Genetics of Resistance to Aphid in Cowpea
- R. S. Pathak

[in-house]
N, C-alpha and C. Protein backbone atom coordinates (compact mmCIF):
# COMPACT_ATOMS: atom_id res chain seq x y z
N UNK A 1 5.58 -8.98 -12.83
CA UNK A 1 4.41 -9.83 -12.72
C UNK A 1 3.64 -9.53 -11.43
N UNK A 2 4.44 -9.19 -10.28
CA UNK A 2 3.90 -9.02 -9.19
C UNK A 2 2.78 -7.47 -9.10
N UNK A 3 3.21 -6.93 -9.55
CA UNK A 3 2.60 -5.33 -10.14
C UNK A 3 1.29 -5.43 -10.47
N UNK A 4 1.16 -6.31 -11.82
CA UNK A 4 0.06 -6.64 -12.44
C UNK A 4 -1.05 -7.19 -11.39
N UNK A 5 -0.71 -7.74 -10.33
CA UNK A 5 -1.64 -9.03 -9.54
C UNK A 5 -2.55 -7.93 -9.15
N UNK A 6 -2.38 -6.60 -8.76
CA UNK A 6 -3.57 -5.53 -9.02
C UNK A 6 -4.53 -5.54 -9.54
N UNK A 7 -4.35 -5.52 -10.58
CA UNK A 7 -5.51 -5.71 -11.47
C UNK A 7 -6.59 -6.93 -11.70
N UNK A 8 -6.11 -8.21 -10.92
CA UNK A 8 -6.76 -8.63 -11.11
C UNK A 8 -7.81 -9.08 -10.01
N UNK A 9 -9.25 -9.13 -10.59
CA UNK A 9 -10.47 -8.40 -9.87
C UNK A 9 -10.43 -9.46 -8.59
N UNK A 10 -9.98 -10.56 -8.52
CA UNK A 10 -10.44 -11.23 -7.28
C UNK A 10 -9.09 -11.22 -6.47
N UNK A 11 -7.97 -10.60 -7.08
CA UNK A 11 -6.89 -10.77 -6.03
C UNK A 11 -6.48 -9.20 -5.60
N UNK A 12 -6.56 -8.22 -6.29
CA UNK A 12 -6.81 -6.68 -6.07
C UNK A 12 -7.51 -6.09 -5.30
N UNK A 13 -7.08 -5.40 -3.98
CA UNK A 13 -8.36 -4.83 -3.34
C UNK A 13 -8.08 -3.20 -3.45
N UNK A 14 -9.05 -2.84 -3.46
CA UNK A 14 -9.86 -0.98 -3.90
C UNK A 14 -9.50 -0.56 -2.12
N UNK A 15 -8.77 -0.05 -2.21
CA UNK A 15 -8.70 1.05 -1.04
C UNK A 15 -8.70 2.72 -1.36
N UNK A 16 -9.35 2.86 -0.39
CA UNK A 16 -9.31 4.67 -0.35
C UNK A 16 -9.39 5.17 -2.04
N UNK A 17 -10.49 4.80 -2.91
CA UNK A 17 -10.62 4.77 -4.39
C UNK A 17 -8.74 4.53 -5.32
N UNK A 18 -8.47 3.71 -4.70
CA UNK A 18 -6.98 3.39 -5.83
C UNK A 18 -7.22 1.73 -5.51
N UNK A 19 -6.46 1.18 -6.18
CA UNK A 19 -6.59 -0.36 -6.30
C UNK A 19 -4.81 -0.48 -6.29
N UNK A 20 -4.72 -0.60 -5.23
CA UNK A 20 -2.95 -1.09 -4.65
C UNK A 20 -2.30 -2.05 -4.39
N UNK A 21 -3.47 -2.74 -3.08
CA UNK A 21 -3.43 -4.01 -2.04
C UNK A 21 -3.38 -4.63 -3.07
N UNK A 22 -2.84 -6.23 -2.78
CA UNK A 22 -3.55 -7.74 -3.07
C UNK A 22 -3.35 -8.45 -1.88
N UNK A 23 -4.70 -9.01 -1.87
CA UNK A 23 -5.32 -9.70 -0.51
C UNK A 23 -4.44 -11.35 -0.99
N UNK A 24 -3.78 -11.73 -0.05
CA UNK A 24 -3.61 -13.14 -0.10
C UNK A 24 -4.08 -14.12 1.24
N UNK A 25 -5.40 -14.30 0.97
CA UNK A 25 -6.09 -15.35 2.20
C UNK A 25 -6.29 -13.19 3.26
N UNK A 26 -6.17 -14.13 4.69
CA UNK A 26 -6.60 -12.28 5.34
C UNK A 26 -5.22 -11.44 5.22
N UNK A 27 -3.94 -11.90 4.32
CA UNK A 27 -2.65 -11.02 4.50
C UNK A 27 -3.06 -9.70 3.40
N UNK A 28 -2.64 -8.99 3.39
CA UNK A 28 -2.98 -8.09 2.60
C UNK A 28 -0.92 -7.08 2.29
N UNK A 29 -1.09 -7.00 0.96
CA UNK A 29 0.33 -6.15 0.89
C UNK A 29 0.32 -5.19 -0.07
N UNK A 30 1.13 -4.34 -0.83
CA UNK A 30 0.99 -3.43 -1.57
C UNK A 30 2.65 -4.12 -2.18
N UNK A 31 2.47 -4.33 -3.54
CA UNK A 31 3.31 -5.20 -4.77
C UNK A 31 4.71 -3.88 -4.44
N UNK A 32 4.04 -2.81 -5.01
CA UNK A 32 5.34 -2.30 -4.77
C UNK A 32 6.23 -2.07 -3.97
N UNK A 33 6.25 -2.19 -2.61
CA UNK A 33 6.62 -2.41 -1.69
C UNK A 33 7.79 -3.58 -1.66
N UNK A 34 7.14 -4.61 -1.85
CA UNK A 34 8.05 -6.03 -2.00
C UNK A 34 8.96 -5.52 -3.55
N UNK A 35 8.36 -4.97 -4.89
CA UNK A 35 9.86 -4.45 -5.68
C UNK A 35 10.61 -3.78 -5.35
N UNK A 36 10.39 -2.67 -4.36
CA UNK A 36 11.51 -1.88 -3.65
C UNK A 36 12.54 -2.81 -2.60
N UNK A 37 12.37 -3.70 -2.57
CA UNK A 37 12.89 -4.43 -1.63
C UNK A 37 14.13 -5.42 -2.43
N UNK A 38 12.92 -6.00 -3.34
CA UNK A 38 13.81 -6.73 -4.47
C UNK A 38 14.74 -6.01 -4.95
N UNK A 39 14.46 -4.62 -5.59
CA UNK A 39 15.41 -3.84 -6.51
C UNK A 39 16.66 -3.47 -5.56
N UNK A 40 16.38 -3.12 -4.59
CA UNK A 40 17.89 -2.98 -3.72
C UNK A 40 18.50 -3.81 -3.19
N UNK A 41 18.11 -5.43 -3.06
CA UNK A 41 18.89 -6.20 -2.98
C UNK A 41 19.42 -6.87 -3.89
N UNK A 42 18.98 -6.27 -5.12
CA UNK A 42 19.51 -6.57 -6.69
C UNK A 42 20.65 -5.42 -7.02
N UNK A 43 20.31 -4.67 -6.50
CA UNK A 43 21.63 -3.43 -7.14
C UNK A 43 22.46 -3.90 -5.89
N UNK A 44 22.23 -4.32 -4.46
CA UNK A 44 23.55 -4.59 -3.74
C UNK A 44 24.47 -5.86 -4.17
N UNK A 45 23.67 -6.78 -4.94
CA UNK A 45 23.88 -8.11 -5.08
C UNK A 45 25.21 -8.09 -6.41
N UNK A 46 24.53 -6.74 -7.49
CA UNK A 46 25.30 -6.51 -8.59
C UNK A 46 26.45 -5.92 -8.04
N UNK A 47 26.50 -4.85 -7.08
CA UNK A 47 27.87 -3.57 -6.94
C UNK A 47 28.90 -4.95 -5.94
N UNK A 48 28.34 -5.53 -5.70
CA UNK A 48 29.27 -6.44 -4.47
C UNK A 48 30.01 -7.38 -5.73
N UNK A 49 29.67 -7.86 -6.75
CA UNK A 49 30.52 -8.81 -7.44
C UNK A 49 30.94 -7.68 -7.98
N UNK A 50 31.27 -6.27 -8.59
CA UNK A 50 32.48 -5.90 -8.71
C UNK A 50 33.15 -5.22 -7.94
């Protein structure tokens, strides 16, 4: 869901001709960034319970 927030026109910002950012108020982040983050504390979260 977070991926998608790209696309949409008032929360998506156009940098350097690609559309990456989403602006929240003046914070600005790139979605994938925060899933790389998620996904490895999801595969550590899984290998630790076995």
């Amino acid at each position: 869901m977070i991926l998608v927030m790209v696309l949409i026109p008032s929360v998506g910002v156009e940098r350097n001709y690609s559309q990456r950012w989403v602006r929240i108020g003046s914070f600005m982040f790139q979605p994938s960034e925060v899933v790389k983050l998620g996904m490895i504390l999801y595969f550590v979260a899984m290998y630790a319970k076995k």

Aphid (Aphis craccivora Koch) is a major insect pest of cowpea [Vigna unguiculata (L.) Walp.] particularly in Africa and Asia, causing direct damage by removal of plant sap and indirect damage by transmitting mosaic viruses. The objectives of this study were to determine the inheritance of resistance to aphid in four resistant cultivars of cowpea and to determine if the genes for resistance were independent. The parental, F1, F2, and BC1 populations involving resistant × susceptible and resistant × resistant cultivars were evaluated in the screenhouse. Three-day-old seedlings were each infested with 10 apterous adult aphids and injury reactions were recorded 8 to 10 d after infestation by counting dead (susceptible) and surviving (resistant) seedlings in each population. The reactions of F1, F2, and BC1 populations arising from the crosses of four resistant cultivars, ‘ICV10’, ‘ICV12’, and ‘Tvu 310’ with susceptible cultivar ‘ICV1’, revealed that resistance in each of these cultivars was governed by a single dominant gene. Tests for allelism in the F1 and F2 populations from crosses between resistant cultivars indicated that the resistance of ICV10 and Tvu 310 is controlled by a common locus as are those of ICV11 and ICV12. The locus of the resistance gene in ICV10 and Tvu 310 is not linked to the locus of the resistance gene in ICV11 and ICV12. Thus, the resistance gene common to ICV10 and Tvu 310 was nonalletic to, and independent of the resistance gene of cultivars ICV11 and ICV12. The gene symbols Rac1 and Rac2 (resistance to A. craccivora were assigned for the nonallelic and independent loci controlling this trait.
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